560,000-Year-Old Baby Tooth Unearthed In France Could Yield Answers About European Ancient Humans

Part of the dig site around Arago Cave near the French/Spanish border. University of Perpignan/PhysOrg

Do you know where your baby teeth are right now? If you’re from one of the many countries with the tradition of a tooth fairy or tooth mouse (he’s a dapper fellow named Raton Perez in Spanish-speaking regions), there’s a good chance that they are languishing at the bottom of one of your mom or dad’s drawers, having long ago been exchanged for a sweet treat or bit of money.

While the so-called milk teeth of modern humans may not serve many purposes after they fall out, one discarded in southeast France hundreds of thousands of years ago may soon yield fresh insights into the lifestyle of ancient human populations in Europe.


As described in a press release from researchers from the University of Perpignan and the European Centre for Prehistoric Research (CERP), a single fossilized tooth estimated to be about 560,000 years old was unearthed by volunteer excavators on Monday night at the famous Arago Cave – one of the earliest known sites of human inhabitation in Europe. (The record goes to the 1.85 million-year-old site in Dmanisi, Georgia).

"The tooth likely belonged to a child aged five or six, who still had their milk teeth but had used them a fair amount," stated palaeoanthropologist Tony Chevalier. His lab believes that the child belonged to the species Homo heidelbergensis, an extinct lineage of humans that lived throughout Africa and western Eurasia about 700,000 to 200,000 years ago.

Previous excavations in the large grotto during the 1960s and 70s yielded nearly 60,000 stone tools and processed animal bones dated between 600,000 and 400,000 years before present, and more than 100 hominid skeletal fragments that are approximately 450,000 years old.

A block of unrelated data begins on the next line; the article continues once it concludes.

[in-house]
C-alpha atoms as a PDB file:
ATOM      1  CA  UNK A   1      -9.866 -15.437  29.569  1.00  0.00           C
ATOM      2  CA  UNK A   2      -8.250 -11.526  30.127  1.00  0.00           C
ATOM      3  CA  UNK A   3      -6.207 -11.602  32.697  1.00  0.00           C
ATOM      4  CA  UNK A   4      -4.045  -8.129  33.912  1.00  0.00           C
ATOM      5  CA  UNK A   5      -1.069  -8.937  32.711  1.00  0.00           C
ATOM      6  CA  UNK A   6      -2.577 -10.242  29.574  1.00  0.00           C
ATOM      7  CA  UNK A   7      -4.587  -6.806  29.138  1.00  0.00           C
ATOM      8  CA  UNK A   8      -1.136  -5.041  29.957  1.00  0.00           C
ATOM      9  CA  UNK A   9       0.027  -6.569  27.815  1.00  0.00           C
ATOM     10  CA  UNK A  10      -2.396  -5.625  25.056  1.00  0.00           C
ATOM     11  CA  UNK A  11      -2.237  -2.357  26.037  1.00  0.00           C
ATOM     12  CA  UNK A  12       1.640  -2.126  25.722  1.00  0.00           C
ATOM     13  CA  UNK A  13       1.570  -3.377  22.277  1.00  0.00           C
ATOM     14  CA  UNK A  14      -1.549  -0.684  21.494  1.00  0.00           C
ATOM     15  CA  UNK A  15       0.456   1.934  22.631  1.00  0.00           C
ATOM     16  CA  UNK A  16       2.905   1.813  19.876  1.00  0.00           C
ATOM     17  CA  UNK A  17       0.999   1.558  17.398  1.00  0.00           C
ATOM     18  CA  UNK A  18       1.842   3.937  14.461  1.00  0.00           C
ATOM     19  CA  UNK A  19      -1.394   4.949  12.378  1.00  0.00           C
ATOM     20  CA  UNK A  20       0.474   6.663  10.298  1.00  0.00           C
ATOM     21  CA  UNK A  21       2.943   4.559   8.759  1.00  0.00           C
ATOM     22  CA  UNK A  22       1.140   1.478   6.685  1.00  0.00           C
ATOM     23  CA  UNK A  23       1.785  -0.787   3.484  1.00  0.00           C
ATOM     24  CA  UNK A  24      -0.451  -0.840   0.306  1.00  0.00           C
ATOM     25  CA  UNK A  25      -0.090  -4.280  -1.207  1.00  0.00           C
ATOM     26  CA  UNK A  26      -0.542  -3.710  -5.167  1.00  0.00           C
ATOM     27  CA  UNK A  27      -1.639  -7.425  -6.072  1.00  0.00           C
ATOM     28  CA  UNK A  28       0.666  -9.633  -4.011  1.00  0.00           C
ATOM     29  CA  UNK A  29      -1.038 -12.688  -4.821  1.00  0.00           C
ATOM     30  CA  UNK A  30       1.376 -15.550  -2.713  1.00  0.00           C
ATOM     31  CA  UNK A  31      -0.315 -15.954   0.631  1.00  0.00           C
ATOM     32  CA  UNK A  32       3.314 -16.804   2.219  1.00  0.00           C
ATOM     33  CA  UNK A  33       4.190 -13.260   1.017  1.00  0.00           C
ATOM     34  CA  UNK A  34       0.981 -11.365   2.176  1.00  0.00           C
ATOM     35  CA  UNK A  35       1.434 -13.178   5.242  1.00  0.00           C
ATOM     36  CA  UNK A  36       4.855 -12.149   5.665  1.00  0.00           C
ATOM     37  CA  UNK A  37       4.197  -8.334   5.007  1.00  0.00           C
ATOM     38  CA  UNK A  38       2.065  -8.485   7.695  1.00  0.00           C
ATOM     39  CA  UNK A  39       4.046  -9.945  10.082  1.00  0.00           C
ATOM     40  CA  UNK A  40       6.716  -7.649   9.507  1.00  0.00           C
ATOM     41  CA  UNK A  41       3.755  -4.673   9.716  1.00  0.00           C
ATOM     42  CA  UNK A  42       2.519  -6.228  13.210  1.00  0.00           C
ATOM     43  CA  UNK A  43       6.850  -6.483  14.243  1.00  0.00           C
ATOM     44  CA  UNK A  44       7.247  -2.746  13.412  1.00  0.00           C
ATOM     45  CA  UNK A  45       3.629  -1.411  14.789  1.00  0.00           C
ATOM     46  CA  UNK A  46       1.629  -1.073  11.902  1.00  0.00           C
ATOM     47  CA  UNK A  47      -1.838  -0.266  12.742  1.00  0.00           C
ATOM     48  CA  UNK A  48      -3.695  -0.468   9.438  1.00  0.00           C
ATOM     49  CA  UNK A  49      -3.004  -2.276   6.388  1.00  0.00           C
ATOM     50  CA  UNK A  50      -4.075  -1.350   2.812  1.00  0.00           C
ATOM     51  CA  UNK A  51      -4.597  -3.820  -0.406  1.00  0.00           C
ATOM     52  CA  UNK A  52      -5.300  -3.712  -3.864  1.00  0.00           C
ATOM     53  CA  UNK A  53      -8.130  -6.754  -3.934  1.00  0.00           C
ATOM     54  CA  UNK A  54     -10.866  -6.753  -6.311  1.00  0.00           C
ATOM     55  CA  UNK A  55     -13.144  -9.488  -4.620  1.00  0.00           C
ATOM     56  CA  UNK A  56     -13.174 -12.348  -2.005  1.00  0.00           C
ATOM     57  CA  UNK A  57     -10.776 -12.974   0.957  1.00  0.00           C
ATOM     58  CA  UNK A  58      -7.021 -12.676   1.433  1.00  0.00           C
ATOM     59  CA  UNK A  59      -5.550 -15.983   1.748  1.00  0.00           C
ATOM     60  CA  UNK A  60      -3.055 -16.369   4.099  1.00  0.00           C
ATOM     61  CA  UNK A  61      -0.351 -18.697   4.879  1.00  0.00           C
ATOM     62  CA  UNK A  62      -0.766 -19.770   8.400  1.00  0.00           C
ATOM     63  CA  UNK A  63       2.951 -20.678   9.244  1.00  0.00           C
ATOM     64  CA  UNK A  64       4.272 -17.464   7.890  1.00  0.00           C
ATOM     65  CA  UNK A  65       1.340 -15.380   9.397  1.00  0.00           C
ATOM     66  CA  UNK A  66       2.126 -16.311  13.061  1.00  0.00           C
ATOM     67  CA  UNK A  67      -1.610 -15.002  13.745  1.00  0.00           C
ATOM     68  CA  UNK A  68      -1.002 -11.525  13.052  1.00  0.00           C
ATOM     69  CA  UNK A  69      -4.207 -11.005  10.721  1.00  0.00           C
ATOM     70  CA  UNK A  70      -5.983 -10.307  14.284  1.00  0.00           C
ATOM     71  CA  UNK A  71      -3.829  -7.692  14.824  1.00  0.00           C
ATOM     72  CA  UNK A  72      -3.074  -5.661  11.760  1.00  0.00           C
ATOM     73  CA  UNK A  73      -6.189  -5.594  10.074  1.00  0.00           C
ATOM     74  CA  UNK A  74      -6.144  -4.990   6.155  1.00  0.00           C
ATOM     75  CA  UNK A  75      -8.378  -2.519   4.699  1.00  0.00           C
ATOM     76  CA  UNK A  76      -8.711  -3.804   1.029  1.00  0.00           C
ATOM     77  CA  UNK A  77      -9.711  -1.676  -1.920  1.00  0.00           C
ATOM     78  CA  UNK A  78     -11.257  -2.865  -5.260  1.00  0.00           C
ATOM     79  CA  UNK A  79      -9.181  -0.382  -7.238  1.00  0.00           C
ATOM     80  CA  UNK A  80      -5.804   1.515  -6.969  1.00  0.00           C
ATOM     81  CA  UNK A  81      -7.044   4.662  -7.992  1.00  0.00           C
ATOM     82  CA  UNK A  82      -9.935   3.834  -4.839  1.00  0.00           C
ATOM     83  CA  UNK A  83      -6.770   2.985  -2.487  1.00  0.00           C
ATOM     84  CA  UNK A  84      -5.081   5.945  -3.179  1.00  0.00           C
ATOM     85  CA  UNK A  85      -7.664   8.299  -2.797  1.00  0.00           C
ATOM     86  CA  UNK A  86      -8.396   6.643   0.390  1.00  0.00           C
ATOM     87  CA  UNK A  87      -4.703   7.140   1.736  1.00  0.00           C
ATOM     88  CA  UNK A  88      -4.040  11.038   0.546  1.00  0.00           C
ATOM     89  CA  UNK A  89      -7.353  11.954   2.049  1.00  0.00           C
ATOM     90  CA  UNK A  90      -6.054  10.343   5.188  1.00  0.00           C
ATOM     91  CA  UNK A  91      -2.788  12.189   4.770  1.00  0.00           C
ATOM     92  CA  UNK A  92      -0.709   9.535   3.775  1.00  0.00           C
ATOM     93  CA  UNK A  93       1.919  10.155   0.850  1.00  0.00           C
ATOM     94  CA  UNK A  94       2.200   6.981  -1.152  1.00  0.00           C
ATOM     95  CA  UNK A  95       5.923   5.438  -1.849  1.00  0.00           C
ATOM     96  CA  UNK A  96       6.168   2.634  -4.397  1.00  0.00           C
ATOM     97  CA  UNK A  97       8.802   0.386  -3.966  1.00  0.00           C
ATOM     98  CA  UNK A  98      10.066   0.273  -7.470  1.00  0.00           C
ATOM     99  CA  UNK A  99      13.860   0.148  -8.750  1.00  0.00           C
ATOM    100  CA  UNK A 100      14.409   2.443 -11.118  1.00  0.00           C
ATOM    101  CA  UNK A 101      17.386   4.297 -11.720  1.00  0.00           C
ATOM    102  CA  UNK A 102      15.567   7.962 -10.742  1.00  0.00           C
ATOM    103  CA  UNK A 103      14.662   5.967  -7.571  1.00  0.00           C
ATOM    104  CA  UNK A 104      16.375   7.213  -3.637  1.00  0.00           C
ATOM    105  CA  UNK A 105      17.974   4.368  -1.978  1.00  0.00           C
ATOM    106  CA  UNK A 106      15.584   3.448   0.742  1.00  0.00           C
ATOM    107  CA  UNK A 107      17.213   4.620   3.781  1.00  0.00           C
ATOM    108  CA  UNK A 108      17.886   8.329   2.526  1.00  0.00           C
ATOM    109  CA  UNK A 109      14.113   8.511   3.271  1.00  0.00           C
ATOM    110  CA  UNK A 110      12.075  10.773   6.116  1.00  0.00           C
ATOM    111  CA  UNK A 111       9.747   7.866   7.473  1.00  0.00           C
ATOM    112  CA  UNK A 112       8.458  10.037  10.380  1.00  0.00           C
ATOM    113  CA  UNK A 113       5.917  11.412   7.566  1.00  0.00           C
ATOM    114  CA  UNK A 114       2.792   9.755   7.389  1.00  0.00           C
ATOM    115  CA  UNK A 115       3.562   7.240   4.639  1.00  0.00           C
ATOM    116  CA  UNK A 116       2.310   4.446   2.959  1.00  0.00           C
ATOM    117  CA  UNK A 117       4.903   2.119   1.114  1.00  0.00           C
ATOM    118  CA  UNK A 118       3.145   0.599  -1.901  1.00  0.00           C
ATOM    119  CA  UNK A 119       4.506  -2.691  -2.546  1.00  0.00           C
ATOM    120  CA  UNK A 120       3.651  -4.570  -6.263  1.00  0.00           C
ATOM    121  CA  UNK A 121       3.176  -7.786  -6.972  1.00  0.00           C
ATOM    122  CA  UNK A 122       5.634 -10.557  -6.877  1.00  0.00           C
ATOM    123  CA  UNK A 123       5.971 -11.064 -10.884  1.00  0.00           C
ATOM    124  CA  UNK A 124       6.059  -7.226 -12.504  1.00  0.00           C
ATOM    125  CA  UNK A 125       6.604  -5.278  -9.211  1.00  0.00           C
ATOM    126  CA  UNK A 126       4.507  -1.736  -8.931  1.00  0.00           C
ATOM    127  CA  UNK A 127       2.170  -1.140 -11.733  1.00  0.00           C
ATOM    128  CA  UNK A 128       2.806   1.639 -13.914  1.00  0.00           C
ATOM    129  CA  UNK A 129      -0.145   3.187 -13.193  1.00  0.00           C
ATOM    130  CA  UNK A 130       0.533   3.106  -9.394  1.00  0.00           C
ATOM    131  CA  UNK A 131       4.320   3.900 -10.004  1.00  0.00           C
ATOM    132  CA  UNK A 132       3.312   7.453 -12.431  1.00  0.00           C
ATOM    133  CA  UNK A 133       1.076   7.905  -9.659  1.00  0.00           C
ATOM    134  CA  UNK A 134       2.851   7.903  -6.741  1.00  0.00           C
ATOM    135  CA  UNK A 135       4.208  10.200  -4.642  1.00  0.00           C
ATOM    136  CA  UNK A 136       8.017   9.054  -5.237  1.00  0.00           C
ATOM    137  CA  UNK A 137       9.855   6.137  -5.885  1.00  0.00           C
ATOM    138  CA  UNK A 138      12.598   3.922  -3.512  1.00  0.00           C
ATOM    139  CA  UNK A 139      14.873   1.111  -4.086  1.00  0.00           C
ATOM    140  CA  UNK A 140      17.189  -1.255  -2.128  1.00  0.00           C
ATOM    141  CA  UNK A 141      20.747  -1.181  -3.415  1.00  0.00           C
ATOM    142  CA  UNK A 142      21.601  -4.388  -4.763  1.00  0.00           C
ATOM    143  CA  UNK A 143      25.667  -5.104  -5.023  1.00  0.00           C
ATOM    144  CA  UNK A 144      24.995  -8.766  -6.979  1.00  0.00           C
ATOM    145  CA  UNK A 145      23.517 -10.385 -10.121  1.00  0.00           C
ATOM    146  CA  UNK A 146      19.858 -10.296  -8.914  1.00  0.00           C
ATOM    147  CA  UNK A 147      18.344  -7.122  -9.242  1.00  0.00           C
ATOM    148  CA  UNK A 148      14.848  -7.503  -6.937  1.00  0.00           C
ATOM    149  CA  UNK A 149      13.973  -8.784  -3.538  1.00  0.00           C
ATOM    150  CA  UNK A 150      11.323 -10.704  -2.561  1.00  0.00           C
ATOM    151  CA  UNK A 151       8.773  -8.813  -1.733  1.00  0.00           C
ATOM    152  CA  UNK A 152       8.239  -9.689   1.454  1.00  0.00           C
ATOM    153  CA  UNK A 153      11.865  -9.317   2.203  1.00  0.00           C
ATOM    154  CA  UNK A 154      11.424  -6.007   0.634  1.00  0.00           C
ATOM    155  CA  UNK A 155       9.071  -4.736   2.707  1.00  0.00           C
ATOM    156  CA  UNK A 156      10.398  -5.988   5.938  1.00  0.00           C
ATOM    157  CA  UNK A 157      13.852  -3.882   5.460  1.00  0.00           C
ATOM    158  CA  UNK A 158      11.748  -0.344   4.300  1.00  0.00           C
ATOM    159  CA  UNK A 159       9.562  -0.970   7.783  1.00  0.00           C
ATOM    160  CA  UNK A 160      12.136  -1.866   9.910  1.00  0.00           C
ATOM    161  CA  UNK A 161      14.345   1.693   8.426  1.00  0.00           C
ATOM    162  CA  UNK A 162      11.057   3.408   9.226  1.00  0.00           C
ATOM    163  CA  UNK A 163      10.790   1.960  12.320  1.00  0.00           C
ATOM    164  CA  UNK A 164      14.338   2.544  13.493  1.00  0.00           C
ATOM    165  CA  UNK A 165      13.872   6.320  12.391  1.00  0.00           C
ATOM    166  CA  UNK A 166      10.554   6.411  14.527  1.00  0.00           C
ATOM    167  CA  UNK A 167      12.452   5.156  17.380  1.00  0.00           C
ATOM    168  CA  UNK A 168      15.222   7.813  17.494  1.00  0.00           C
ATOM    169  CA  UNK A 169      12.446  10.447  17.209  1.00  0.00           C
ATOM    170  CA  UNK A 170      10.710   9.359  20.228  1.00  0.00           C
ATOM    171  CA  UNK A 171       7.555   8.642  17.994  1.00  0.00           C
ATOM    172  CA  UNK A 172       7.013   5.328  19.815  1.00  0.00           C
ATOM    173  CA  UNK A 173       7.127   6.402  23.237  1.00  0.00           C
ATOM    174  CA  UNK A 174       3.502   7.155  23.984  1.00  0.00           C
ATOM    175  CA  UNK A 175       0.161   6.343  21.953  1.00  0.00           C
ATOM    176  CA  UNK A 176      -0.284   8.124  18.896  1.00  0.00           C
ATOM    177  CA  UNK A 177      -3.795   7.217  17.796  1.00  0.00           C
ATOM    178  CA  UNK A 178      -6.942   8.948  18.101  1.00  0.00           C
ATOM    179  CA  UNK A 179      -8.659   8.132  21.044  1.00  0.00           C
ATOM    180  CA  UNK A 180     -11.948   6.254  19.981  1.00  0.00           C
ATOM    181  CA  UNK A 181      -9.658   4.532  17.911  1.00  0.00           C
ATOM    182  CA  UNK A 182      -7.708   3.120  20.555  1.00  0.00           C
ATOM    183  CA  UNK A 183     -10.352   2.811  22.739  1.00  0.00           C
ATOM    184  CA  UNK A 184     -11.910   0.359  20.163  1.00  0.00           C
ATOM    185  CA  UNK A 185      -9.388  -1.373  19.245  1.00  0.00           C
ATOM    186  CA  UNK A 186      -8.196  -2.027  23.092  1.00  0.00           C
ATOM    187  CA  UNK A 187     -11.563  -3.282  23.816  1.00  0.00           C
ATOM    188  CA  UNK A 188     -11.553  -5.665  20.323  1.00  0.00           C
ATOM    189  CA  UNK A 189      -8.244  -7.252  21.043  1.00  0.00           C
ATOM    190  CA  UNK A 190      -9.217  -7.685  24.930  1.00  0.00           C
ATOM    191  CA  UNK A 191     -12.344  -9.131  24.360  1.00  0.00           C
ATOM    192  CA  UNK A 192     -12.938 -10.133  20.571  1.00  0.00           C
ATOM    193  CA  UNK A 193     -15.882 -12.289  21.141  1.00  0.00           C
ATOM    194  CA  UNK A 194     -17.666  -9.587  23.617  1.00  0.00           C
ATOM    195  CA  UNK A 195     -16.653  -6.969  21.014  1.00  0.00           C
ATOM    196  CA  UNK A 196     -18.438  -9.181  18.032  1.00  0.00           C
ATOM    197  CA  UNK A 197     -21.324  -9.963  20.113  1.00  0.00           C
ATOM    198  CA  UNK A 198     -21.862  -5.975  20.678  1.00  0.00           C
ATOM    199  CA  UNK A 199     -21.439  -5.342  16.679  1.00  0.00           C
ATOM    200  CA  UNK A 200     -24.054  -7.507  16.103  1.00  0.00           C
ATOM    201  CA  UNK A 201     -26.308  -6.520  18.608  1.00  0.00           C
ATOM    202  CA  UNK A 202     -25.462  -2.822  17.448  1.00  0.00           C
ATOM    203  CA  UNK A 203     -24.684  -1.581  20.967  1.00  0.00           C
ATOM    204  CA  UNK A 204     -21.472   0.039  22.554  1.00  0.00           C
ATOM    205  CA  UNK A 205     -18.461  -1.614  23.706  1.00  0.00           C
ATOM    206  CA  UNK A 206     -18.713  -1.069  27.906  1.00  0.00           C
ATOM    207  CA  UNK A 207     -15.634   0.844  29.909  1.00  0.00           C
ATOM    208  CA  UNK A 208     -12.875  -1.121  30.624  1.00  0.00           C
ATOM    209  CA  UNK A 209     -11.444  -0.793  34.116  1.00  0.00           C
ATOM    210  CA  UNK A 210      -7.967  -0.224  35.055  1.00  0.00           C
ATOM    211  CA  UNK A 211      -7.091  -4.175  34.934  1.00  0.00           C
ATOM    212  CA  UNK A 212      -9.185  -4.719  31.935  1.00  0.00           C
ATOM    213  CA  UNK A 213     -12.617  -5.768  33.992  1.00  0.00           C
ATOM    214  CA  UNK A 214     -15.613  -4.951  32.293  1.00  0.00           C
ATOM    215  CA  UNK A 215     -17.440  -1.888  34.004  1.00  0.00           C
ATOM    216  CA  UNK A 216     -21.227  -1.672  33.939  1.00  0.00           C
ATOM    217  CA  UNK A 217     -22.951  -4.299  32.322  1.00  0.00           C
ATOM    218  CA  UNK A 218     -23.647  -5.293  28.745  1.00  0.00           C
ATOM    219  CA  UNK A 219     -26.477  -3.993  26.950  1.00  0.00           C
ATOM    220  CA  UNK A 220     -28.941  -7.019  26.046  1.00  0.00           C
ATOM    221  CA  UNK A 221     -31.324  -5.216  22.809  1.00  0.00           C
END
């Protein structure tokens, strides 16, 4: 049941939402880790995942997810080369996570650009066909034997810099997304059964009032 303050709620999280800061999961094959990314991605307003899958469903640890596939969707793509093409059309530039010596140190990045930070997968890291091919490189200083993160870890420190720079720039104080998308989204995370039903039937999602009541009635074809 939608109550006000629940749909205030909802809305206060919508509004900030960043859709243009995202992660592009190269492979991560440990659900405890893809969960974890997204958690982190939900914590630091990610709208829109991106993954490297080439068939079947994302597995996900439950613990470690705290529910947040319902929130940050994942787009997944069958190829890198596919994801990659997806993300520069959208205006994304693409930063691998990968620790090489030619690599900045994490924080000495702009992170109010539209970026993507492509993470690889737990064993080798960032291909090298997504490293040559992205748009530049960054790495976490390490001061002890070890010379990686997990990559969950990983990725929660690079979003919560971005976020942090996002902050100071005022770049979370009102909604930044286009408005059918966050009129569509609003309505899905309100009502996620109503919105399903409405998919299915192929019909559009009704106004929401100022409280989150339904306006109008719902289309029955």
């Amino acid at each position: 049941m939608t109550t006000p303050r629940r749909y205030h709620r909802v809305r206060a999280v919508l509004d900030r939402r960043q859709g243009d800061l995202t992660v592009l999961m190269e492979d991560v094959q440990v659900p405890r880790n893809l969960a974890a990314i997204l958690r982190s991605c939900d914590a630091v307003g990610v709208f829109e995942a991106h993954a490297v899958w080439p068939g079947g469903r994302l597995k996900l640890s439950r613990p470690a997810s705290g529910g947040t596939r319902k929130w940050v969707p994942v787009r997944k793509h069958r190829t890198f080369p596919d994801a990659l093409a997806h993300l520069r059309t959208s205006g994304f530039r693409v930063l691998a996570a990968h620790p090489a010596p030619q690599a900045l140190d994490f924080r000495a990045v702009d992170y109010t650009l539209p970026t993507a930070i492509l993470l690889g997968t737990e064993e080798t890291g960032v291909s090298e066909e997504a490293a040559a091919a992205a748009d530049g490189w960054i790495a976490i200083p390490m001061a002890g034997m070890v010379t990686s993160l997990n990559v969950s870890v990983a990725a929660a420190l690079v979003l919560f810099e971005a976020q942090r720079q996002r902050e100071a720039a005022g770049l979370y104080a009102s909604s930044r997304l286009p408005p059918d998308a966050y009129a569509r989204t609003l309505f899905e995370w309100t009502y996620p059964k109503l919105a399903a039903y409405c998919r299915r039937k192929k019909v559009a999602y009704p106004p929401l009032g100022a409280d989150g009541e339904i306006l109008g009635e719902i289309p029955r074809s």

Reconstruction using bones from two individuals has revealed that the cave-dwellers, dubbed ‘Tautavel Man’ after the nearby village, had a cranial volume 21 percent smaller than modern humans, a prominent brow ridge, a strong jaw but a weak chin, and stood at about 1.65 meters (5 feet 5 inches) tall. Tautavel Man is thought by some palaeoanthropologists to be a subspecies of Homo erectus, the first hominin to have left Africa – at least, according to our current understanding – and a close relative of us Homo sapiens. Others disagree, pointing out similarities to H. heidelbergensis.


In 2015, an adult tooth also dated to between 550,000 to 580,000 years old and attributed to H. heidelbergensis was discovered in Arago Cave, meaning that both recent dental specimens predate the site’s other human remains by more than 100,000 years.

An image of the fossilized adult hominin tooth found in Arago Cave in 2015. Denis Dainat/EPCC-CERP 

Though the milk tooth may not be able to settle the debate about Tautavel’s Homo species, according to Chevalier, it could help researchers finally answer the question of whether the local humans used the caves like Arago as permanent homes or simply as convenient temporary shelters.

“[It will] teach us lots of things about man’s behavior” at the time, he concluded.


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